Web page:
The leaves are falling, falling as from afar,

As though above were withering farthest gardens;

They fall with a denying attitude.

And night by night, down into solitude.

The heavy earth falls from every star.

We are all falling too –

All have this falling sickness none withstands.

And yet there’s One whose gently-holding hands

the universal falling can’t fall through.

Rainer Maria Rilke

B. O ‘S.

Saint Ursula

Ursula’s life is shrouded in legend; the facts we have about her are scant. However, we do know that she was strong and courageous woman – a woman for others, who had a deep understanding of the human person. She had the ability to relate to others, especially in times of crisis and turbulence. And of course, she was the woman Angela chose as patron of her Company.

What is the relevance of Ursula for us today? Well, her courage knew no bounds. She welcomed the challenge to move beyond the confines of her beloved Brittany and was ready to go wherever the Spirit led. She did not fear the unknown or the dangers ahead. She was open and willing to let go. Her inner attitude was her guiding star. What an inspiration for us at this time in our story as we embrace our vulnerability and welcome newness with hope and trust, supporting one another through our commitment to Angela’s charism and to our world.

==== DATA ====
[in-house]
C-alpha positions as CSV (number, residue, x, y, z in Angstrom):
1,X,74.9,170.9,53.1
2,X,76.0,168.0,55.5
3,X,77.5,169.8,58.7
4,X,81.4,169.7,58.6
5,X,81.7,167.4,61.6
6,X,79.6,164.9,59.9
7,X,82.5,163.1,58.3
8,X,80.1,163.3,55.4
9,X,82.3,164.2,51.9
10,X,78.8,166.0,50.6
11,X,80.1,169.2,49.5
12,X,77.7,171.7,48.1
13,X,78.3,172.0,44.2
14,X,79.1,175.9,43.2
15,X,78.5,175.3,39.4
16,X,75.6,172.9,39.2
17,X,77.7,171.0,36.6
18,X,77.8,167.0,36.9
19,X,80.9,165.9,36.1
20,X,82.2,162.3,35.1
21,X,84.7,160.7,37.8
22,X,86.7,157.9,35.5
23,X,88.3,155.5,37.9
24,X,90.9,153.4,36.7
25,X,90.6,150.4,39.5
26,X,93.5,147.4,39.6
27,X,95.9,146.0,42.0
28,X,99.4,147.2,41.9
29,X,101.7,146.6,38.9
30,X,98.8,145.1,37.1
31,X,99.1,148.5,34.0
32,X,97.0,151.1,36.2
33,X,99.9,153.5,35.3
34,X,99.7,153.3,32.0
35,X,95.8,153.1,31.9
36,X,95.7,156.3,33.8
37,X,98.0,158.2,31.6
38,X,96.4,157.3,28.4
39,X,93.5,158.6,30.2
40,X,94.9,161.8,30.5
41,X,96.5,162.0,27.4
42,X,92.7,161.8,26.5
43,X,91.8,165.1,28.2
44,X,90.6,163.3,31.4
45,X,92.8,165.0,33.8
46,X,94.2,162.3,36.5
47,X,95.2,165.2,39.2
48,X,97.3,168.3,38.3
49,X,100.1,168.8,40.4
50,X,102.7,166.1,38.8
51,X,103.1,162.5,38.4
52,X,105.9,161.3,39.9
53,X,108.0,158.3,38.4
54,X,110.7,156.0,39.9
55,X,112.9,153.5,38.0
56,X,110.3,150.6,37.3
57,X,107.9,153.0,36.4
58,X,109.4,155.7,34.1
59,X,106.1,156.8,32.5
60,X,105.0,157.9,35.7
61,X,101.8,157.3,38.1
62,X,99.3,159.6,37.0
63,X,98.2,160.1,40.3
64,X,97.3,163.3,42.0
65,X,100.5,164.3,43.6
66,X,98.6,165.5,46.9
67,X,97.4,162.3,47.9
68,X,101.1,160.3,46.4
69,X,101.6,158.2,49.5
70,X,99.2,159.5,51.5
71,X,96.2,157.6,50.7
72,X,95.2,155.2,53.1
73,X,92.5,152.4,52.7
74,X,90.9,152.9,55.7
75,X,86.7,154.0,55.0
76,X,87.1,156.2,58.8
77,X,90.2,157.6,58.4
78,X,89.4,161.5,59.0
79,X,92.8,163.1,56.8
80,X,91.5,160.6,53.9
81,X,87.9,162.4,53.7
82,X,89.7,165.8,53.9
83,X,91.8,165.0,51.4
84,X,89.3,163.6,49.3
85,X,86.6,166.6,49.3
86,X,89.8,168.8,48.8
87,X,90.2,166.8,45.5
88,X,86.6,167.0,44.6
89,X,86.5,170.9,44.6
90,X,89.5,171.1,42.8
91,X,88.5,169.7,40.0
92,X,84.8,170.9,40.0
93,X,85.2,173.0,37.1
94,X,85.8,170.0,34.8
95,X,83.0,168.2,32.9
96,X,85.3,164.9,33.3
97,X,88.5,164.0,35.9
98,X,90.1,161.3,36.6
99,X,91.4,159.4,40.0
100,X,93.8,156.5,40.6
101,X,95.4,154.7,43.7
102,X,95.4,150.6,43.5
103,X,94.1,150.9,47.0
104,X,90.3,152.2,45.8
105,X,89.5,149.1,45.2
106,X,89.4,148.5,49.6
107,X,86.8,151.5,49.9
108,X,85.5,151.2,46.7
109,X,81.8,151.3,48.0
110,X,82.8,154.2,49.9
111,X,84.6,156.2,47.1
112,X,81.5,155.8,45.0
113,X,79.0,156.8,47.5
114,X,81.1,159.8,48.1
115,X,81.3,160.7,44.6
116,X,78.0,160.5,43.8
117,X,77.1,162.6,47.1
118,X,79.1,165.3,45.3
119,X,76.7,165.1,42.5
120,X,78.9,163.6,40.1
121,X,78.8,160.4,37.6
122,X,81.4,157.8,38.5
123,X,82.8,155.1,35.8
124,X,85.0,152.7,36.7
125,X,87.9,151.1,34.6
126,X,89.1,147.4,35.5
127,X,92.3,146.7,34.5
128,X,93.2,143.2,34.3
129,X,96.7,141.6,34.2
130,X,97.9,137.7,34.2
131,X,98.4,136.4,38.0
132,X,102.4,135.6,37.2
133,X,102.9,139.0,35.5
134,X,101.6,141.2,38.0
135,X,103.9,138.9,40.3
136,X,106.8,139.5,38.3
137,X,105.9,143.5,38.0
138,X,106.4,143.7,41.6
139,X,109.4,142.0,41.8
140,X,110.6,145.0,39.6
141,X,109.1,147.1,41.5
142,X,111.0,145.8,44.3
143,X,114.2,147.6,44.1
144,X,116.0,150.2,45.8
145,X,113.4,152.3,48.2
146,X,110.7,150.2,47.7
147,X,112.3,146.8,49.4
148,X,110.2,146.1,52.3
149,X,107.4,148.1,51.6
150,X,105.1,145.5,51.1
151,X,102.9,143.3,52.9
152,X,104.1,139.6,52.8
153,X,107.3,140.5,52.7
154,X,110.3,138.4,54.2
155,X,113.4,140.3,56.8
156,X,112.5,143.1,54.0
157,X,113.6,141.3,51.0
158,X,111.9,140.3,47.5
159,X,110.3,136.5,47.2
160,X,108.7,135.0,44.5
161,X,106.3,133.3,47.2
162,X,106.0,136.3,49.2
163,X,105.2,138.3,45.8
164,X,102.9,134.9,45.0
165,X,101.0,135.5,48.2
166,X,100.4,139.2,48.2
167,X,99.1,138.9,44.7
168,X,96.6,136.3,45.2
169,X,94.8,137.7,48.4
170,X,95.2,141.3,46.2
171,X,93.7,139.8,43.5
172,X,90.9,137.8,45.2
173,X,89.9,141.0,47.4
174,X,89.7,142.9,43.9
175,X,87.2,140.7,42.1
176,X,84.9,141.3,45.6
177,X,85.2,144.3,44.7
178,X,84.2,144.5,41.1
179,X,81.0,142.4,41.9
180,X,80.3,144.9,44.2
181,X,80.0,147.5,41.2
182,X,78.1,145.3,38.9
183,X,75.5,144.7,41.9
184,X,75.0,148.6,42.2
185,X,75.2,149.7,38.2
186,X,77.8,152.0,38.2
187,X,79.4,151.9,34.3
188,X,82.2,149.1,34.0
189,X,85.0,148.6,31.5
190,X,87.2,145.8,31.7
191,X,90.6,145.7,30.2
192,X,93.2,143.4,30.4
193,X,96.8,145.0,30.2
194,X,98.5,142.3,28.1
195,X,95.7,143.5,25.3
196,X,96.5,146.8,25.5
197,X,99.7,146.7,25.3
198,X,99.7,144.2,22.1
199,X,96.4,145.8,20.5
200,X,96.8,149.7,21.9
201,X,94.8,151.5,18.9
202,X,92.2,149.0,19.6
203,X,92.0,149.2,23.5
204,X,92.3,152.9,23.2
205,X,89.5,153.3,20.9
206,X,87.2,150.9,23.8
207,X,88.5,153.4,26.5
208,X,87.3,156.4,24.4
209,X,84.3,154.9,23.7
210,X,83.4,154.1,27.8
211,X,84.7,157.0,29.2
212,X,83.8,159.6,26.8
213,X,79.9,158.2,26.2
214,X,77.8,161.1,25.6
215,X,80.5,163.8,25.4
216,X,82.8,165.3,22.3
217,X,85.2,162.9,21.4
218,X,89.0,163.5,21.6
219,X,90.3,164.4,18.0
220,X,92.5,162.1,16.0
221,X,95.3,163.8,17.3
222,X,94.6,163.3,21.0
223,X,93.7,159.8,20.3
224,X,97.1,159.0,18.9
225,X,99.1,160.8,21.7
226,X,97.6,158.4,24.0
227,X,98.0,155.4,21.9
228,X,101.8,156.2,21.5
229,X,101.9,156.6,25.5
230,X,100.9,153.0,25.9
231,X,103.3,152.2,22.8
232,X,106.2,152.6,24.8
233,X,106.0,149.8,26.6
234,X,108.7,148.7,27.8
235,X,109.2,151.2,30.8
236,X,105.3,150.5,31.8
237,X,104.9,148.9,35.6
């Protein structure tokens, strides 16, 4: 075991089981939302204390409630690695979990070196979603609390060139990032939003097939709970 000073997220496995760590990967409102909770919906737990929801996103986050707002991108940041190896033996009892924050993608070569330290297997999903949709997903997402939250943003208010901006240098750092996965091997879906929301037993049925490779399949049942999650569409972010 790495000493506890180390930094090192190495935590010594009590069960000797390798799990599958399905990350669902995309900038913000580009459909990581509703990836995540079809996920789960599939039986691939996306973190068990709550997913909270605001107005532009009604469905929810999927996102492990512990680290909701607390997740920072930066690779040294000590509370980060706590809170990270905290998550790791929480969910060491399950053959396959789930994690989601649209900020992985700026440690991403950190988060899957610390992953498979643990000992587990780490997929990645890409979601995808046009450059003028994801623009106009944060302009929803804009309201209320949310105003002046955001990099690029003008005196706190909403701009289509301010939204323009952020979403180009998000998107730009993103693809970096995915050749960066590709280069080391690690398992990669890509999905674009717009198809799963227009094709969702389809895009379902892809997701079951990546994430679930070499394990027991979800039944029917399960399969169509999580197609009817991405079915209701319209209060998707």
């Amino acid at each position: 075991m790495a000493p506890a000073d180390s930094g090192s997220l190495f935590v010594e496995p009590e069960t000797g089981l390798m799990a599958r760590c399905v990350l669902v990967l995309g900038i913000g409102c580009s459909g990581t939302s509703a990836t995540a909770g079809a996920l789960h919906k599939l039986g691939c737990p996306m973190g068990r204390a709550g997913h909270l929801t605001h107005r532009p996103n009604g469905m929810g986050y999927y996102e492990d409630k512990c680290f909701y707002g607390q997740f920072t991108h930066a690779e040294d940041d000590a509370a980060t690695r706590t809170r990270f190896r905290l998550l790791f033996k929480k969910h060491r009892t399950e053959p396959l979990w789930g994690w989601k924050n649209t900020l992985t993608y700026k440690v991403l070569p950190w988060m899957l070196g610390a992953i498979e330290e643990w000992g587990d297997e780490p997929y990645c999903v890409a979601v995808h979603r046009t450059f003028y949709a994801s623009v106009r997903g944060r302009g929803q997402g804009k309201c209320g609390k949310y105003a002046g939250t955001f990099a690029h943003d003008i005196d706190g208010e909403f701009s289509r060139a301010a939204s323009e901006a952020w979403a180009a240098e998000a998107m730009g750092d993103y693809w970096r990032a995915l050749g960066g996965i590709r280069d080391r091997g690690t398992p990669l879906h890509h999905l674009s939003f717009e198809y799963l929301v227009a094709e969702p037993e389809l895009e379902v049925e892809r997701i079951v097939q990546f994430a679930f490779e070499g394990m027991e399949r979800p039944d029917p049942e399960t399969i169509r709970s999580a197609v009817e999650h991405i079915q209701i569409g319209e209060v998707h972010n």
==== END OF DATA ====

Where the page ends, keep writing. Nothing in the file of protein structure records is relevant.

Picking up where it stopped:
The picture I have of Ursula is of a strong and energetic woman, who protected defenceless women from the marauding Huns who were spreading terror across Europe – a woman who united her companions so that they were of one heart and one mind. Could this be the inspiration for Angela’s Last Counsel?

“See how important is this unity and concord. So long for it, pursue it, hold onto it with all your strength.”

Ursula and her companions did!

Ursula’s faith sustained her to the end and she remained faithful to the Lord’s call no matter what the cost. What audacity and fearlessness!